Dr. Jimenez further testified that he believed from the history of the case that appellee received a wrenching of his shoulder, and that the residual of the injury remained although the soft tissue swelling and ‘all that at the time of the accident’ had disappeared; that such shoulder injury was taken into consideration in the doctor’s evaluation of appellee’s 35 percent disability to the entire arm; that the atrophy could also have resulted merely from disuse of the hand and forearm.
Appellant’s witness (Dr. Ahern, testified by deposition that he examined appellee on August 31, 1957; that from the history he took, his examination and study of x-rays, appellee had a rather obvious deformity and injury to his right wrist and right thumb, an old fracture at the end of the radius with dislocation of the radiocarpal joint (wrist joint); that he examined appellee’s forearm, upper arm and shoulder and found no bony defect; that he would expect in six or seven weeks from the date of injury some atrophy; that he operated on appellee’s wrist and thumb, and the thumb and wrist were incorporated in a plaster cast which was replaced September 17, remaining until November 5, when a splint was put on. Dr. Ahern prescribed routine immobilizing exercises starting with shoulder and extending to elbow and down to finger; that on December 14 he re-examined appellee and stated he could go back to work two weeks after that date; that he had no record of examining appellee’s shoulder and no record of any complaints relative to the area of the shoulder or of the elbow; that appellee *648 hadn’t been allowed to use his arm, because ‘we are holding it still for this joint to fuse, and you would expect considerable atrophy—it is routine in everybody that has a cast for any length of time, and that when activity is resumed, the muscles again achieve a normal tone and bulkiness though they may never gain complete size and strength, but usually approach it rather closely’; that appellee had a 25 percent permanent disability to the right wrist; that to a certain extent there would be a temporary disability to the shoulder from immobilization, of maybe three months, as a concomitant going with the 25 percent disability of the wrist; and that he confined appellee’s disability to his wrist and forearm since there was some interference with rotary motion after his wrist was fused.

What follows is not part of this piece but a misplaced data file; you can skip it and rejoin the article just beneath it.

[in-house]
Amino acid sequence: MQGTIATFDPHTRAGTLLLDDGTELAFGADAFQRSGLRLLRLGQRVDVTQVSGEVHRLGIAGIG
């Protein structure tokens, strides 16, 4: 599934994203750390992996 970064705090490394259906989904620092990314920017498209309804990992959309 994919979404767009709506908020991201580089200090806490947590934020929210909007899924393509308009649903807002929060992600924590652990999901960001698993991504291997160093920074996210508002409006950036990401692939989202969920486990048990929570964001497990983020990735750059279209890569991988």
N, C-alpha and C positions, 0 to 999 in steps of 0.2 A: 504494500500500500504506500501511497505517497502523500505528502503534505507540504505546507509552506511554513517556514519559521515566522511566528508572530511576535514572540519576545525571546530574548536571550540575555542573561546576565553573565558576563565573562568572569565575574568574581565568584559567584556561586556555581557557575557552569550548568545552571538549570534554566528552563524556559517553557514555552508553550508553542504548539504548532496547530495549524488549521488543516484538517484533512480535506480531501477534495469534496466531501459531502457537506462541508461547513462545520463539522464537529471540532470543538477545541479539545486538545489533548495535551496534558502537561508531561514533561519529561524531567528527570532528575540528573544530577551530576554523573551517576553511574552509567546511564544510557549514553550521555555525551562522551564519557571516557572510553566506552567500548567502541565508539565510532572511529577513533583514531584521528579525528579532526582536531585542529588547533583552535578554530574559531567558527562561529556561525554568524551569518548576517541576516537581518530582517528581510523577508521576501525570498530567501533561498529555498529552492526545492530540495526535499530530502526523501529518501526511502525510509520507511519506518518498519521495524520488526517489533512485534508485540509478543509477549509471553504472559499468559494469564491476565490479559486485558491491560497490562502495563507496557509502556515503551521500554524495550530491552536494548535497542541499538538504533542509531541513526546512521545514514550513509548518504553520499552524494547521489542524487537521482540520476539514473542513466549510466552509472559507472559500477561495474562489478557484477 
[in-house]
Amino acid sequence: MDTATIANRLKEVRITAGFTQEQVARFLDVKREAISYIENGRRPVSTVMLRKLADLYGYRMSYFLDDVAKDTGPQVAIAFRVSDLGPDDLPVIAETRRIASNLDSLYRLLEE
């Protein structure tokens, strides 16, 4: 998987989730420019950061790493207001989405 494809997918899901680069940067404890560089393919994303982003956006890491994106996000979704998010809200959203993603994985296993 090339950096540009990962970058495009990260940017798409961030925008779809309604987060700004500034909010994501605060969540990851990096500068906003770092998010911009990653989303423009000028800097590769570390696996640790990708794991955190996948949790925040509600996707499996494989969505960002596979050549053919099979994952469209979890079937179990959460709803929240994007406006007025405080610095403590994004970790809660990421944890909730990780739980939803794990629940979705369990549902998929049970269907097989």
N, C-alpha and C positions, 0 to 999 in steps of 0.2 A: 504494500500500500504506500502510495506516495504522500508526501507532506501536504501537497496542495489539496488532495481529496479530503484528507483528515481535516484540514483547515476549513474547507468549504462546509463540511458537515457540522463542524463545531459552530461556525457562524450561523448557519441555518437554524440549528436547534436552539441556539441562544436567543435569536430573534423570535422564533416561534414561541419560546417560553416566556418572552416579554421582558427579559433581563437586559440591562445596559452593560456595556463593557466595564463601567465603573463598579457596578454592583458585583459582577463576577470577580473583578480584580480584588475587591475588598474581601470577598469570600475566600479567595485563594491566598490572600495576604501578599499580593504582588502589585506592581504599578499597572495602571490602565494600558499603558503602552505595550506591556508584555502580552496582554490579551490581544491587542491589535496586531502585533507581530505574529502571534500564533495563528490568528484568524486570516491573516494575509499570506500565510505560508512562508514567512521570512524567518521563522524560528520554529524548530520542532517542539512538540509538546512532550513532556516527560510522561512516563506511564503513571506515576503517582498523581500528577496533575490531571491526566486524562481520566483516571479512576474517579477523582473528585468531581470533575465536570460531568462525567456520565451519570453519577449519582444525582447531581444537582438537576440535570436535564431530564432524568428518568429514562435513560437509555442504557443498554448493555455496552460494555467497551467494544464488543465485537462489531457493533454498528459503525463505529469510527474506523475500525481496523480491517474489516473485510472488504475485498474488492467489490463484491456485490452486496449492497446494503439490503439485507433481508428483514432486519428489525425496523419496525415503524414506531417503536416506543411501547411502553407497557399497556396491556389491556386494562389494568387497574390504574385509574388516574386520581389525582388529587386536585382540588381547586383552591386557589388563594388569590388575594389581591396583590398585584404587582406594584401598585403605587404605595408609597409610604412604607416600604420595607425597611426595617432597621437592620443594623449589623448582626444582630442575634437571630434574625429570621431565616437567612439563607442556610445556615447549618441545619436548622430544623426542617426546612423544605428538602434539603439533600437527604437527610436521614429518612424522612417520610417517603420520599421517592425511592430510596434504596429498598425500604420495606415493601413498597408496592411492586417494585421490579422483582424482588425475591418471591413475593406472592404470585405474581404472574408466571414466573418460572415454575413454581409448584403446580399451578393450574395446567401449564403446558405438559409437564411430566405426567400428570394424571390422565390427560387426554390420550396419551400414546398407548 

To hypothetical questions propounded by appellee’s attorney reciting appellee’s contention as to how the injury occurred, Dr. Ahern testified that it could be assumed that the same force could injure a shoulder; that conceivably the injury can be transmitted up the arm somewhat and it would be reasonable and logical in his opinion that it would have been transmitted into the shoulder and elbow to some degree; that he did not have any history of the kind of injury referred to in the questions of appellee’s counsel, and assumed that the injury to the wrist was a blow type; that pain on use of a member causes disability of such member and that where a hand is cut off, the patient is disabled until he no longer feels pain resulting from the amputation; and that a certain amount of pain could be disabling to one man and not to another; that he was confining his diagnosis to disability to function; that sprains are sometimes permanent; that he confined his examination entirely to the wrist and fingers.
Appellant’s witness, Dr. Renger, testified that he treated appellee, sewed up the laceration on the thumb, reduced the dislocation of the wrist and also the fracture, aligned it and put on a splint cast; that he last saw him on July 29, 1957, when appellee asked to be referred to a doctor in Mathis, Texas; that appellee never complained of any injury to his elbow or shoulder during the time he was under the doctor’s observation from July 5 to July 29, 1957, and no evidence of injury to the elbow or right shoulder was found; that it is not the case that where there is an injury to the lower extremity of the arm that one would be justified in saying there was disability in the upper extremity of the arm and such was definitely not the case in Florez’ case, and there was nothing wrong with his shoulder.
We have made a very careful and painstaking review of appellee’s testimony and that of the three doctors who testified. The testimony of the doctors refutes appellee’s claim of total and permanent disability of the right arm. However, it is recognized that the testimony of the injured party may outweigh that of medical witnesses who are not confronted with the problem of living with the injured member and who are generally not in as good a position as the injured party to evaluate the severity and extent of his pain and the disabling effects thereof.